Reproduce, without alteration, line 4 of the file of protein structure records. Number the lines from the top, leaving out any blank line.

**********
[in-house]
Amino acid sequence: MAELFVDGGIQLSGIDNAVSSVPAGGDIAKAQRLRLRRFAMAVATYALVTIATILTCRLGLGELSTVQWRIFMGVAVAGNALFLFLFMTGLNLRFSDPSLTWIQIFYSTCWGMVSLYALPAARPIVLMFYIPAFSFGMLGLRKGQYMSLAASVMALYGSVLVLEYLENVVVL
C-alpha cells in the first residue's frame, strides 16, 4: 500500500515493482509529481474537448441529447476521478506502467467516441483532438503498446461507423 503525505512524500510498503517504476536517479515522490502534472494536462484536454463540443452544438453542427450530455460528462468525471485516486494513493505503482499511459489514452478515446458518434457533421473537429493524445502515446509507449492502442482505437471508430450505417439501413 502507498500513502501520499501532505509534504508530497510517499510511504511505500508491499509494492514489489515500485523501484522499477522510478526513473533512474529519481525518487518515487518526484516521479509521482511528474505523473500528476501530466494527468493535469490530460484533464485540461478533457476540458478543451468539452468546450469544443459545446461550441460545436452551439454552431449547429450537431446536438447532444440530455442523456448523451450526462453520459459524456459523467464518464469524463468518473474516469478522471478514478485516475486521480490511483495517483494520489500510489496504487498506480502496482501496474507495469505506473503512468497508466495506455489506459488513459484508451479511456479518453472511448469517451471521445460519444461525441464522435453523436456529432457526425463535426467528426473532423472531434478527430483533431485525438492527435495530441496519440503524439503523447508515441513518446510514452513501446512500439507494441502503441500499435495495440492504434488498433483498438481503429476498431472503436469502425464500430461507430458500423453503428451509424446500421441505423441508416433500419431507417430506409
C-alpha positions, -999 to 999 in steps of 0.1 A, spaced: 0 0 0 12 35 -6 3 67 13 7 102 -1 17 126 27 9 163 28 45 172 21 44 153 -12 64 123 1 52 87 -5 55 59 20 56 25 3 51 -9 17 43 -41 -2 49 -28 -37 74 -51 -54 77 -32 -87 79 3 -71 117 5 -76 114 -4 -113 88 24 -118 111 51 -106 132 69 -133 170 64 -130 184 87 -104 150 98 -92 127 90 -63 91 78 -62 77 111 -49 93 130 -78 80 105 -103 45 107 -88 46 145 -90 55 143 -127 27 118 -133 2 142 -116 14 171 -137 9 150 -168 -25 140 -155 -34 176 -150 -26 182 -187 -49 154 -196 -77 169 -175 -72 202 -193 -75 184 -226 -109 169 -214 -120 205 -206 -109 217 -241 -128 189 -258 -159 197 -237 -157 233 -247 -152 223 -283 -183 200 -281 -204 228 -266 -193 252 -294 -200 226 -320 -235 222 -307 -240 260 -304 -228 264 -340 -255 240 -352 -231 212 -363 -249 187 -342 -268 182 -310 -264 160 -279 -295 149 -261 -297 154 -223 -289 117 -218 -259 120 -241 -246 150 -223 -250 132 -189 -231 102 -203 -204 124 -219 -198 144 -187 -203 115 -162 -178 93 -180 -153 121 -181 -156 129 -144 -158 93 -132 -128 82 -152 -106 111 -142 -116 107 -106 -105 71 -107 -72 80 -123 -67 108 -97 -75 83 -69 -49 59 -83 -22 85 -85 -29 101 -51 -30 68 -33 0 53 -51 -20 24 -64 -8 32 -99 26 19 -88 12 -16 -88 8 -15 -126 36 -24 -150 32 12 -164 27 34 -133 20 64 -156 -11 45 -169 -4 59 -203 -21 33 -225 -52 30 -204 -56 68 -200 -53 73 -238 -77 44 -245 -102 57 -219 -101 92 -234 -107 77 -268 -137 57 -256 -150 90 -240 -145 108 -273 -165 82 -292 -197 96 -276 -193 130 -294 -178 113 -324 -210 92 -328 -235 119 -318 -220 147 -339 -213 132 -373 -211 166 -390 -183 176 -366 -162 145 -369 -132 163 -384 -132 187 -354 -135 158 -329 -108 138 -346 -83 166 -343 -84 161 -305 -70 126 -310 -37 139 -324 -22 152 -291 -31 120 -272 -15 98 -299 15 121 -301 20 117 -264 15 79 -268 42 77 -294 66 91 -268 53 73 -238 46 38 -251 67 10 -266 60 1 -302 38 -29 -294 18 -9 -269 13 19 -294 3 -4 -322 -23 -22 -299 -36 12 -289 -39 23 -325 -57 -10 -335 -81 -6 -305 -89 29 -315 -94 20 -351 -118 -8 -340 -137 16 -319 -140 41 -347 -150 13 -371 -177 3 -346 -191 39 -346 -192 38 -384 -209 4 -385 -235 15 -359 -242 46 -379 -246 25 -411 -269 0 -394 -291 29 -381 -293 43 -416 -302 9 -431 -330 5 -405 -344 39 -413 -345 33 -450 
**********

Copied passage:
C-alpha positions, -999 to 999 in steps of 0.1 A, spaced: 0 0 0 12 35 -6 3 67 13 7 102 -1 17 126 27 9 163 28 45 172 21 44 153 -12 64 123 1 52 87 -5 55 59 20 56 25 3 51 -9 17 43 -41 -2 49 -28 -37 74 -51 -54 77 -32 -87 79 3 -71 117 5 -76 114 -4 -113 88 24 -118 111 51 -106 132 69 -133 170 64 -130 184 87 -104 150 98 -92 127 90 -63 91 78 -62 77 111 -49 93 130 -78 80 105 -103 45 107 -88 46 145 -90 55 143 -127 27 118 -133 2 142 -116 14 171 -137 9 150 -168 -25 140 -155 -34 176 -150 -26 182 -187 -49 154 -196 -77 169 -175 -72 202 -193 -75 184 -226 -109 169 -214 -120 205 -206 -109 217 -241 -128 189 -258 -159 197 -237 -157 233 -247 -152 223 -283 -183 200 -281 -204 228 -266 -193 252 -294 -200 226 -320 -235 222 -307 -240 260 -304 -228 264 -340 -255 240 -352 -231 212 -363 -249 187 -342 -268 182 -310 -264 160 -279 -295 149 -261 -297 154 -223 -289 117 -218 -259 120 -241 -246 150 -223 -250 132 -189 -231 102 -203 -204 124 -219 -198 144 -187 -203 115 -162 -178 93 -180 -153 121 -181 -156 129 -144 -158 93 -132 -128 82 -152 -106 111 -142 -116 107 -106 -105 71 -107 -72 80 -123 -67 108 -97 -75 83 -69 -49 59 -83 -22 85 -85 -29 101 -51 -30 68 -33 0 53 -51 -20 24 -64 -8 32 -99 26 19 -88 12 -16 -88 8 -15 -126 36 -24 -150 32 12 -164 27 34 -133 20 64 -156 -11 45 -169 -4 59 -203 -21 33 -225 -52 30 -204 -56 68 -200 -53 73 -238 -77 44 -245 -102 57 -219 -101 92 -234 -107 77 -268 -137 57 -256 -150 90 -240 -145 108 -273 -165 82 -292 -197 96 -276 -193 130 -294 -178 113 -324 -210 92 -328 -235 119 -318 -220 147 -339 -213 132 -373 -211 166 -390 -183 176 -366 -162 145 -369 -132 163 -384 -132 187 -354 -135 158 -329 -108 138 -346 -83 166 -343 -84 161 -305 -70 126 -310 -37 139 -324 -22 152 -291 -31 120 -272 -15 98 -299 15 121 -301 20 117 -264 15 79 -268 42 77 -294 66 91 -268 53 73 -238 46 38 -251 67 10 -266 60 1 -302 38 -29 -294 18 -9 -269 13 19 -294 3 -4 -322 -23 -22 -299 -36 12 -289 -39 23 -325 -57 -10 -335 -81 -6 -305 -89 29 -315 -94 20 -351 -118 -8 -340 -137 16 -319 -140 41 -347 -150 13 -371 -177 3 -346 -191 39 -346 -192 38 -384 -209 4 -385 -235 15 -359 -242 46 -379 -246 25 -411 -269 0 -394 -291 29 -381 -293 43 -416 -302 9 -431 -330 5 -405 -344 39 -413 -345 33 -450 